A little over a week ago I wrote a piece on here about the Supplemental Nutrition Assistance Program, and how cuts to it show how heartless those in Congress (namely the Republicans) are. After writing that piece and being rather fired up, I decided to enter into the SNAP Challenge.
I documented the whole thing, meal by meal, on my personal blog, but felt that some of the take aways were important to share on a broader scope, especially given some of the many misconceptions so many people were spewing in the comment section of my original piece.
It should first be noted that a person like me, who is not eligible for SNAP, cannot fully comprehend what it is like to be on that program. People on SNAP have many other stresses in their day-to-day lives that I don't. I have an apartment, am able to pay my bills, have a full-time job with benefits, and above all else I had a set end date for this challenge to be over. I only had to live on SNAP for a week and then I could go back to spending far too much money on food.
That all being said, I do believe I learned a great deal about what it's like to be on SNAP and it just made me a fiercer advocate for the program.
The Feeding America SNAP Challenge recommended you live off of $31.50 a week or $1.50 a meal. Given the recent across the board cuts to SNAP, I decided to tweak that number to reflect the new average for an individual, which gave me $28.70 to spend on food for seven days. Everything, minus a cucumber and a bag of baby carrots, were processed, boxed or canned. I had no fresh fruits. The only meat I could afford were hamhocks and ground turkey (and that was just because there was a great sale at my grocery store on the turkey). I had an egg each day for breakfast and a white bread sandwich with some sort of "ham" product at lunch. Nights were filled with boxed macaroni, canned vegetables and whatever I could turn the meat into.
Despite probably eating the same number of calories as I usually do, I found myself always hungry. Everything I ate was garbage and just filled with sugar and empty calories. Not to get too TMI with it all, but I definitely noticed my digestive system taking issue with what I was eating. In that quick period of time not eating fresh food I was already seeing changes in my body. Can you imagine being a child and the "SNAP diet" is all you've ever known? It isn't surprising we've seen such upticks in children with cholesterol issues or with Type 2 Diabetes.
Hunger is an all consuming feeling. When you're hungry that's all you can think about. I never once felt full or even satisfied after a meal on the challenge, and it's no wonder that so many children can't learn because they're too hungry. I work for an understanding organization that does a lot of advocacy around SNAP and they were all fully supportive of my doing this challenge, and understood my productivity might be down for the week. A single mother on SNAP working two part time jobs wouldn't have that luxury. Being constantly tired was another consequence of my diet. Five out of the seven nights on the challenge I went to bed a good two hours earlier than I normally do and found it even harder than usual to get out of bed in the morning (I am admittedly not much of a morning person to begin with). To have to function always hungry and always tired was a huge challenge. It is mind boggling to think there are people who do manual labor (instead of sitting at a desk) feeling like that every day.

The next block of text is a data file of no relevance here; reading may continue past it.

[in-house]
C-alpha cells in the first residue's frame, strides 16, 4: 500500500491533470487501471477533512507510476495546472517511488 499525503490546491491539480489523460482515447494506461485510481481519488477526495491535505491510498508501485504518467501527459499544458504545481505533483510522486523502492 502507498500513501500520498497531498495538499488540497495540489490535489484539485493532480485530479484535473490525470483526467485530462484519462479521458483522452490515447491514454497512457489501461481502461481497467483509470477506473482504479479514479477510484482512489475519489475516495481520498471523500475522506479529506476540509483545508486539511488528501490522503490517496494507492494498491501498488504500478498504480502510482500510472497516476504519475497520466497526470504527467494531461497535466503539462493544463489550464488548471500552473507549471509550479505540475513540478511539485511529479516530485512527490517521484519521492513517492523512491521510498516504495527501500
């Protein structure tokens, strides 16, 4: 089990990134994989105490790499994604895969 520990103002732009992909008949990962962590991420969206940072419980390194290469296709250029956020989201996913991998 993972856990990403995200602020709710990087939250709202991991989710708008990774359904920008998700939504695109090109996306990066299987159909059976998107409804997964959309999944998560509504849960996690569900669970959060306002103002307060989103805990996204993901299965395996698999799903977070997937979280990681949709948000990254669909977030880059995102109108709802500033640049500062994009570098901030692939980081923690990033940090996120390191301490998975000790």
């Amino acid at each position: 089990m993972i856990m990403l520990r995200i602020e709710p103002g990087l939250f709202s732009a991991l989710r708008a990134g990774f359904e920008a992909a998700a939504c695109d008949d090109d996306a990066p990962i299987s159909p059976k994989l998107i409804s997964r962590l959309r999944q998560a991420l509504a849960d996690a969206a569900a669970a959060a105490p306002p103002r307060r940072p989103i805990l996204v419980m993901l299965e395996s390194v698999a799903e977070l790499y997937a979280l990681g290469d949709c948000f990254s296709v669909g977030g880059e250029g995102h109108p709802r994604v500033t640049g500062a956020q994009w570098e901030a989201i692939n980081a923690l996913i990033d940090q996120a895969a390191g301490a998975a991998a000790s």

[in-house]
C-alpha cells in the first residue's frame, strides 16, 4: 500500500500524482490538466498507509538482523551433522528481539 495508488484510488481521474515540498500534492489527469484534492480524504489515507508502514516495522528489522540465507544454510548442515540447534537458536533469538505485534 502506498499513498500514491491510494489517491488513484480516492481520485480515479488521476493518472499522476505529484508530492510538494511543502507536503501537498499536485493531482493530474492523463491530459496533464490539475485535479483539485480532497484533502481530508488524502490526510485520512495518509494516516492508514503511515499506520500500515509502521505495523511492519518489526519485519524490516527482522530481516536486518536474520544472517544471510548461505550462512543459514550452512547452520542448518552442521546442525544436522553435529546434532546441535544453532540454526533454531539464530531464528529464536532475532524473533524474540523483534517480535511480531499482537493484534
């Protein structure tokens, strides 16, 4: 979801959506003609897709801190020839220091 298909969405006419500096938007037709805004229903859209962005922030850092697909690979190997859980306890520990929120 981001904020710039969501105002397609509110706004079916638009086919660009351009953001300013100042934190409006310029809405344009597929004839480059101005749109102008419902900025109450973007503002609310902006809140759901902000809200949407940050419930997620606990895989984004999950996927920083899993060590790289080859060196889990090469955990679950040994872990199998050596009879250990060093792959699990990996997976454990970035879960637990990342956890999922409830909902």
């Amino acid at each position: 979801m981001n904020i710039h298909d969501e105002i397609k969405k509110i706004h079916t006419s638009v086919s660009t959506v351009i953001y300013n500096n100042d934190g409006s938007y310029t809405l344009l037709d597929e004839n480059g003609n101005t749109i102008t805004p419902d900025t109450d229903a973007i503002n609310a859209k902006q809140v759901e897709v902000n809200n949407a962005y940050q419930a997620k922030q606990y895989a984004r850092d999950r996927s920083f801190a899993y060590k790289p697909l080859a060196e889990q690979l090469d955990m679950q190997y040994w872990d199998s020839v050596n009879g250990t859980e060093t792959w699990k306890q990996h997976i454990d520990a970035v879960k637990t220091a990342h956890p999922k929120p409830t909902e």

It also isn't any wonder that many of those on SNAP are obese and have numerous health problems. Eating healthy is expensive even if you go to a regular grocery store and not some of the more fancy organic ones. I could've fairly easily eaten every meal on the McDonald's Dollar Menu for $28.70 or could've bought 10 boxes of Hamburger Helper and been done with it. I wanted to try and cook as much as possible, because I love to cook and wanted to see how feasible that would be. However, that's not always something those on SNAP can or are able to do. Also, it is clear that those on SNAP want to eat healthy, but are completely limited by the costs. In my first post-SNAP Challenge meal I loaded up on fresh food and vegetables, and for that one meal almost spent the entire allowance I had for when I was on the challenge. While having farmer's markets accept SNAP (some even doubling the benefits) is a huge step in the right direction and a really awesome thing to see, not everyone has access to those places.
There are also a lot of misconceptions about the program. One being that there is a lot of fraud. That is just blatantly false. Compared to many other government programs SNAP is efficient and effective, keeping 4 million people out of poverty in 2012. The other is that it is just a bunch of lazy deadbeats on the program. Also false. The vast majority of households (76 percent) include at least one child, an elderly person, or someone who is disabled. Also, most households that receive SNAP have at least one adult employed.
The bottom line is that after living off of SNAP benefits for one week I don't understand how someone could do that for any prolonged period of time, especially considering most benefits are used up by the third week of the month, leaving people even hungrier than before.
If we want to set our citizens up for success (especially our future generations) we have to first nurture their bellies before we can expect them to nurture their brains.